No matter who is evaluating the project’s budget, some extra time is needed to consider the programmer’s non work life. You can’t calculate the budget limits only based on the work experience of the project members, and you need to consider their status. In order to correctly estimate, you need to know whether there is a pregnant wife in the family, whether everyone is healthy, or whether or not you have recovered from the previously exhausted items.
To ignore life means to ignore the risk or opportunity.
Giving an energetic person a lot of boring tasks means you have missed an opportunity. A highly complicated task for a person who has a family misfortune adds to the risk.
If a programmer realizes that his life has been neglected for a long time, it can make him feel depressed and tired.
06 the power of threats
Threats are certainly not a good motivational strategy, but they are still widely used. “If you can’t stay up late to work, you don’t deserve to be a programmer, but you should be a gardener.” One of my colleagues once said so.
Threats can cause fear. In addition to the darkness, the fear of losing the foundation of survival is one of the strongest human fears.
If someone has to work in fear after a threat, he’s definitely the best candidate for burnout.
07 demand for no change
The project manager walks into the room, drops new requirements, and then leaves: This is the common scene of helicopter management. Like a helicopter landing, dusting and taking off again. Some people are good at this. Most of their needs were not carefully thought out and were changed without warning in the implementation of the project.
When the demand is not clear, the target will be lost and the task will never be over. Every meeting seemed absurd, and all the discussion was rubbish. Finally, the whole project is being questioned and the significance of what they do every day will be questioned.
In modern society, if you can’t decide to live like a monk, you need money to survive.
In some cases, the company – well, we still say the management of the company – they try to extract every penny from the project and not look at the employees.
In 2012, a series of protest movements took place at the Foxconn China Corporation, which is a partner in the Apple Corp. The workers demand better working conditions.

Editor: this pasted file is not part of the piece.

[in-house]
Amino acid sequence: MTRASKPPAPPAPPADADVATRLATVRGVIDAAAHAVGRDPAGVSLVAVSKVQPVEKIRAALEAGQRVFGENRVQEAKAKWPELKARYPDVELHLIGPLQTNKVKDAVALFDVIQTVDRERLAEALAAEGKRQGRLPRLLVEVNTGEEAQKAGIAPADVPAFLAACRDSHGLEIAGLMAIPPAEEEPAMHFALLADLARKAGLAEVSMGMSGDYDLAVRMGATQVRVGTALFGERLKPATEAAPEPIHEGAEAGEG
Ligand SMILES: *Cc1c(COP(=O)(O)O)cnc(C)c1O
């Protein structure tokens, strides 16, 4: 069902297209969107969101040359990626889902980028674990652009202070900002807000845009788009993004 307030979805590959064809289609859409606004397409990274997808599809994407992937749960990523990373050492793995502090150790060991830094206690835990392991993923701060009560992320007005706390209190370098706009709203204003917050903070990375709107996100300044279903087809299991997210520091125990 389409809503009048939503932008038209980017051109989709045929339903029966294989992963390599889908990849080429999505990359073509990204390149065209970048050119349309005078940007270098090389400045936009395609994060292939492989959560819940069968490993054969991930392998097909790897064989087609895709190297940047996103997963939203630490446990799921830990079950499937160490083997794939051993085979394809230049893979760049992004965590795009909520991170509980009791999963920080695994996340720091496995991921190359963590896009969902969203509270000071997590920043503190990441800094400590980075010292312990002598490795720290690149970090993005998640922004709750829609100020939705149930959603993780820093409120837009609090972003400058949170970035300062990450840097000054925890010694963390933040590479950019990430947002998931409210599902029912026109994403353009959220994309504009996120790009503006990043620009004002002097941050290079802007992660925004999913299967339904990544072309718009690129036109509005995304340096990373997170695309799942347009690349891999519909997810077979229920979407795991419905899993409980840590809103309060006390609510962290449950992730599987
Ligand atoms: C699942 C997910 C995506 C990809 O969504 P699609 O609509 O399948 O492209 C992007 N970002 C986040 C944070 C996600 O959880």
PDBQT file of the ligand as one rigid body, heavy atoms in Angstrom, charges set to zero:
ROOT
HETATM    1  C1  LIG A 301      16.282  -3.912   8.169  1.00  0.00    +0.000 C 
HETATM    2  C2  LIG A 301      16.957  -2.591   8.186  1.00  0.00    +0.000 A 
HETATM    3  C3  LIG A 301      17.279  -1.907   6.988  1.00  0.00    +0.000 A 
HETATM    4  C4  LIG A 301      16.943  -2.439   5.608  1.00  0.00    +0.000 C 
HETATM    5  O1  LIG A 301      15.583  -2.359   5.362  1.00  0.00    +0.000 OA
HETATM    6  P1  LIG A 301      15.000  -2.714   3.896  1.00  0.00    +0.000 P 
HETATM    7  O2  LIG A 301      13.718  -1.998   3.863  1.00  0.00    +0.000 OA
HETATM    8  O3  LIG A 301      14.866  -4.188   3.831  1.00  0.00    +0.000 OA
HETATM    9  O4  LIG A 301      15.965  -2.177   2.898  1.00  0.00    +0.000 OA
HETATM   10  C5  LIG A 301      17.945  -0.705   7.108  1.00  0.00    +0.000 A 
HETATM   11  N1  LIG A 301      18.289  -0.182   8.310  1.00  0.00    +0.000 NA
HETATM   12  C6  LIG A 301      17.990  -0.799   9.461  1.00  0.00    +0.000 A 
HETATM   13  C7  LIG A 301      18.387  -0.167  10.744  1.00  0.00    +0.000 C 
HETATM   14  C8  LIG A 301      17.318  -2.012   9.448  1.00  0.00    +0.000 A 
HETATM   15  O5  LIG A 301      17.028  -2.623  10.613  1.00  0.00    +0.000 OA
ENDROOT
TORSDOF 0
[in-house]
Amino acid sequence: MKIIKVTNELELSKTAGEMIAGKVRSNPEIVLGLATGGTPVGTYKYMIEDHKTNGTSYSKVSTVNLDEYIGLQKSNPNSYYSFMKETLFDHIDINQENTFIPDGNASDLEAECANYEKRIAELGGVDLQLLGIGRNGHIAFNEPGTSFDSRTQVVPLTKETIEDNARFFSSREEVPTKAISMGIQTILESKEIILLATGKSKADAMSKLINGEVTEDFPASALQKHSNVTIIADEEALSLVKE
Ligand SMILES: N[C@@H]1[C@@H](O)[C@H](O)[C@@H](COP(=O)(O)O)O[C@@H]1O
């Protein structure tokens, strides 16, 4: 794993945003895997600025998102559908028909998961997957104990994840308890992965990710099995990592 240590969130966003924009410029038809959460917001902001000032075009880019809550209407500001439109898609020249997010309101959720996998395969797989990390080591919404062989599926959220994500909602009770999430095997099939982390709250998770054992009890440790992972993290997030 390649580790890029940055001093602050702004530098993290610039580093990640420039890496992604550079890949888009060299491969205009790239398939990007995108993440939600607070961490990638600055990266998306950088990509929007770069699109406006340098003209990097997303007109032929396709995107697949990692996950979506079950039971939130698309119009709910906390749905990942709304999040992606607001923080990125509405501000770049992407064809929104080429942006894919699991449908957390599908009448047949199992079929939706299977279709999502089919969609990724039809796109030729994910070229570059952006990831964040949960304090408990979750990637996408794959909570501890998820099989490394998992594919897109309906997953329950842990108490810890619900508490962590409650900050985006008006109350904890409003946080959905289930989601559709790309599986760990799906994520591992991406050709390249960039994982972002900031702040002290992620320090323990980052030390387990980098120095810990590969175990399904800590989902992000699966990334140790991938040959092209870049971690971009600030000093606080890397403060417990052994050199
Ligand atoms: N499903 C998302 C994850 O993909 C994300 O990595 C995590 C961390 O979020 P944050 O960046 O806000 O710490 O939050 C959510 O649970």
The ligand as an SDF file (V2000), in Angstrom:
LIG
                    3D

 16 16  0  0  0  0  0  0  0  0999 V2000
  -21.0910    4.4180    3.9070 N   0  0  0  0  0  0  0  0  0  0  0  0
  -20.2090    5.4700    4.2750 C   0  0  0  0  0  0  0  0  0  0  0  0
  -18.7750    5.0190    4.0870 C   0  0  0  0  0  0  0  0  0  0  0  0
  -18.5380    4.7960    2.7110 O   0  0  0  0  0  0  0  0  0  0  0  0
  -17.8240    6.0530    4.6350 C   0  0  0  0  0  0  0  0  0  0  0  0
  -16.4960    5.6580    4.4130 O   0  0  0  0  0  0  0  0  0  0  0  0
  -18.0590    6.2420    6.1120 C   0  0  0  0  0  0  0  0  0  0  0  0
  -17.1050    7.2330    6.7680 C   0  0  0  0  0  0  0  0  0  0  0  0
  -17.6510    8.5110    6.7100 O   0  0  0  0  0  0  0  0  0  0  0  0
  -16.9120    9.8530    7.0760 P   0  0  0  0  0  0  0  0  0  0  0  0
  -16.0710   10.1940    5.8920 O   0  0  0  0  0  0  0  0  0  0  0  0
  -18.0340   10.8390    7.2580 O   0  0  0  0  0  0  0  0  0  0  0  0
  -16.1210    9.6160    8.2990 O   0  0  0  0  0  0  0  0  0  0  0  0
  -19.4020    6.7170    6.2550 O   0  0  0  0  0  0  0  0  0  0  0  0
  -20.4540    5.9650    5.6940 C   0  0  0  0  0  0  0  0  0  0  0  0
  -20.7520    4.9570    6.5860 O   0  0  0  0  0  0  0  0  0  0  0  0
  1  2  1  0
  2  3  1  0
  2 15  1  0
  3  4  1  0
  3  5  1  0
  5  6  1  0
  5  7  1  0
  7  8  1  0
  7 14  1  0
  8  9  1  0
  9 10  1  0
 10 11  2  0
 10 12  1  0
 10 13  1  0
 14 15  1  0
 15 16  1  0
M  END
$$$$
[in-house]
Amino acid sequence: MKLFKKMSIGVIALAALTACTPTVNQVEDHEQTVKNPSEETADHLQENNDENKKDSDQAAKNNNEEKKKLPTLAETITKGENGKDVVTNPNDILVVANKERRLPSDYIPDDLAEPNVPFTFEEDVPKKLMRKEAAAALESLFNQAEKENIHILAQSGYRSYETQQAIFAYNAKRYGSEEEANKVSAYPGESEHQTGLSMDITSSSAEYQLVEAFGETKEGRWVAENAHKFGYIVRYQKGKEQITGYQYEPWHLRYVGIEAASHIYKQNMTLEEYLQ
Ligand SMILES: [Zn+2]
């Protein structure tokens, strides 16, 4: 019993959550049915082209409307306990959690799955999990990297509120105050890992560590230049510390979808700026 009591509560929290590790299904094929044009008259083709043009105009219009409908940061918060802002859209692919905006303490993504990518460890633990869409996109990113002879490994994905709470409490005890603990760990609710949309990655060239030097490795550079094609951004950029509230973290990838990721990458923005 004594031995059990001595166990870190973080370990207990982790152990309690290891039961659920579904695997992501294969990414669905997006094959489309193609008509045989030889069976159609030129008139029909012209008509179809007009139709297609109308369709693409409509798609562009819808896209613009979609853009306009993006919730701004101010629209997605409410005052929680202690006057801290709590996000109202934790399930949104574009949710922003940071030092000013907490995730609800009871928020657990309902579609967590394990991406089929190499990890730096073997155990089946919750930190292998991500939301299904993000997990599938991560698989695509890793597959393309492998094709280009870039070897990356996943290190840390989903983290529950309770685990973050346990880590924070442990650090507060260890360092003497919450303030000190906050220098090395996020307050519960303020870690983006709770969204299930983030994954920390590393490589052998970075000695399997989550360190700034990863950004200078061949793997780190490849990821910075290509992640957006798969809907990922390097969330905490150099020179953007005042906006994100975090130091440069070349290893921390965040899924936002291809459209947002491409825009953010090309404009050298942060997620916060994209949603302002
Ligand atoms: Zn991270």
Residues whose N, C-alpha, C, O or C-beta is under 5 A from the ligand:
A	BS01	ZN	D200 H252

In western countries, you may be forced to stay the most cheap hotel, take the cheap transport, and use the most cheap office equipment, even if you are responsible for the project was very successful and lucrative for the company.
It would probably be the worst mistake management has ever made to save the money that should have been spent on employees and prove how profitable the company is. I’ve seen so many people leaving the company.
09 other prejudices
I can write a whole book about the frustrating things for programmers, and we’ve already seen some of them in this chapter.
Here are a few more stereotypes you might have heard of.
Great programmers, for example
If you can write code in Y language, you can write code in X language. Problems can be solved quickly, most of which can be done in a minute. Unable to write defective code. There is no need to write test code. Like late at night, still writing code for clients. You can also debug code without a computer or in an office. Know everything about hardware, the latest IT trends, frameworks, and everything. Understand the customer’s meaning without communicating with the customer. Familiar with various operating systems, from bottom to top, including systems on each mobile device. You can write code that runs on each device and does not need to be recompiled, without device conversion, without additional effort. This list of prejudices can be said to be endless. We can’t educate people to stop believing such stories. Even an expert can not do it. Instead, we need to protect ourselves against prejudice based on our everyday norms.